I’m cheating a little here because Meier played some left wing last season but retains dual-winger eligibility (he’s also listed as RW on, and in most cases should be played as a RW on fantasy teams since LW has more quality names. Last season, only 40 forwards scored at least 30 goals and registered at least 200 shots, but only 11 of them have RW eligibility. Meier cracks the top-10 list on extreme volume shooting, finishing with 326 shots, third-best in the league. His conversion rate isn’t particularly good, but what he lacks in quality he more than makes up for in quantity, making him a low-ceiling, high-floor option as long as he can continue to score on the power play and play with Tomas Hertl at even strength.

Patrik Laine (LW/RW), Blue Jackets

Another hot take? Listen, 40-goal scorers don’t grow on trees, and judging by what Laine was able to accomplish in limited action last season, if he plays at least 70 games he has a chance to justify this ranking. He’s a bargain pick based on most default rankings with his tremendous upside, especially now with Johnny Gaudreau feeding him pucks, who finished second in the league with 51 first assists last season.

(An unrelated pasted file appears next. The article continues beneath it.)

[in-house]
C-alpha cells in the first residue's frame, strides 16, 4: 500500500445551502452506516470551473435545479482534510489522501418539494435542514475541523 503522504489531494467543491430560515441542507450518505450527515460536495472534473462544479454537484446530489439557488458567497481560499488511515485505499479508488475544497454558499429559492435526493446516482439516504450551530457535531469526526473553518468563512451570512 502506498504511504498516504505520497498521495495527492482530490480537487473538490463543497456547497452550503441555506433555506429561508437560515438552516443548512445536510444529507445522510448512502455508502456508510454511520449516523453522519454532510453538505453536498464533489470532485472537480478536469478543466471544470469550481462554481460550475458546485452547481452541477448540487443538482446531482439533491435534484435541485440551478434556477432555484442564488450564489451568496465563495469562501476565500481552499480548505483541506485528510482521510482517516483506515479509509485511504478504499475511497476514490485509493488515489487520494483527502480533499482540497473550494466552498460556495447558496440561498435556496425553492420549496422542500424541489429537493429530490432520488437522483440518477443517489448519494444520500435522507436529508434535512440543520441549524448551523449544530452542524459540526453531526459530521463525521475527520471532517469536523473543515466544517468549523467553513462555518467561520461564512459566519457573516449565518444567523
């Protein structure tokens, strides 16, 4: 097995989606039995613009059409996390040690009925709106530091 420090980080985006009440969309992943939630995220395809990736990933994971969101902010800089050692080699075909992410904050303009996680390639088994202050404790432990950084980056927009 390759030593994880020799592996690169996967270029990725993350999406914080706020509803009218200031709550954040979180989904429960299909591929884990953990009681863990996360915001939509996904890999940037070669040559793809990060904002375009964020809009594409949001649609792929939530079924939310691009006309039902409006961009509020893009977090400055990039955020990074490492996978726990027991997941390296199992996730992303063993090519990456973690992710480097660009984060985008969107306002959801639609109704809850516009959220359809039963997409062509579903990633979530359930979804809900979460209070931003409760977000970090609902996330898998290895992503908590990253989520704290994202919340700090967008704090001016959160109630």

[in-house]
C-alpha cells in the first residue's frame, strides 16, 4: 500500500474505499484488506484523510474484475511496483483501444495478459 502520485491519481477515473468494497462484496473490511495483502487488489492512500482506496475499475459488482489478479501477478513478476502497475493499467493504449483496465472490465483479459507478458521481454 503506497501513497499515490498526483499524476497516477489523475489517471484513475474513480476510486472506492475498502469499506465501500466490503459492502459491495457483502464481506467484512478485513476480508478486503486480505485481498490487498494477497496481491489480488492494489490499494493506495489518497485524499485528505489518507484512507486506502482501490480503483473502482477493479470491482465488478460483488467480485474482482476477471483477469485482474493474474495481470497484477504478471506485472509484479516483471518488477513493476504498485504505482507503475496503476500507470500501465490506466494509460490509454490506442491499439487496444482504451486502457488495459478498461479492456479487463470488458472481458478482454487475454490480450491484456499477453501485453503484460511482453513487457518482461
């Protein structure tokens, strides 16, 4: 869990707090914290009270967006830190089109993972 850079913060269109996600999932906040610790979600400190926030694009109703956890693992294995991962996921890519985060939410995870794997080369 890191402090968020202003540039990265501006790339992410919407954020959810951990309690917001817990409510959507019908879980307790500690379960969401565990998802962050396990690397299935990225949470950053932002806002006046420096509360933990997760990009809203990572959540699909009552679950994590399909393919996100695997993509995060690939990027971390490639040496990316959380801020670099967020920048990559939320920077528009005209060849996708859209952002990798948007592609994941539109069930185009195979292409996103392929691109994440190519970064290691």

William Nylander, Maple Leafs

Maybe slightly controversial, but fantasy hockey has no negative points for poor backchecking, which means Nylander is an easy early-round choice as a point-per-game player. His possession metrics have always been very good, and high-volume shooting and a role on the top PP unit also helped boost his stats. He’s not ranked very high in most leagues, but strictly based on point production, he is a safe choice.

Honorable Mention:

Joe Pavelski (C/RW), Stars

Every year, we keep discounting Pavelski because he’s too old, but every year, he just seems to prove us wrong. Father Time is undefeated so the naysayers will be right sooner than later, but can we discount a player who just had his best season at 37 years old? The Stars have some fresh talent – it’s not Seguin and Benn’s team anymore – and that promise and Pavelski’s age-defying achievements deserve a mention. In leagues that count faceoffs, Pavelski gets a huge boost.

Mark Stone, Golden Knights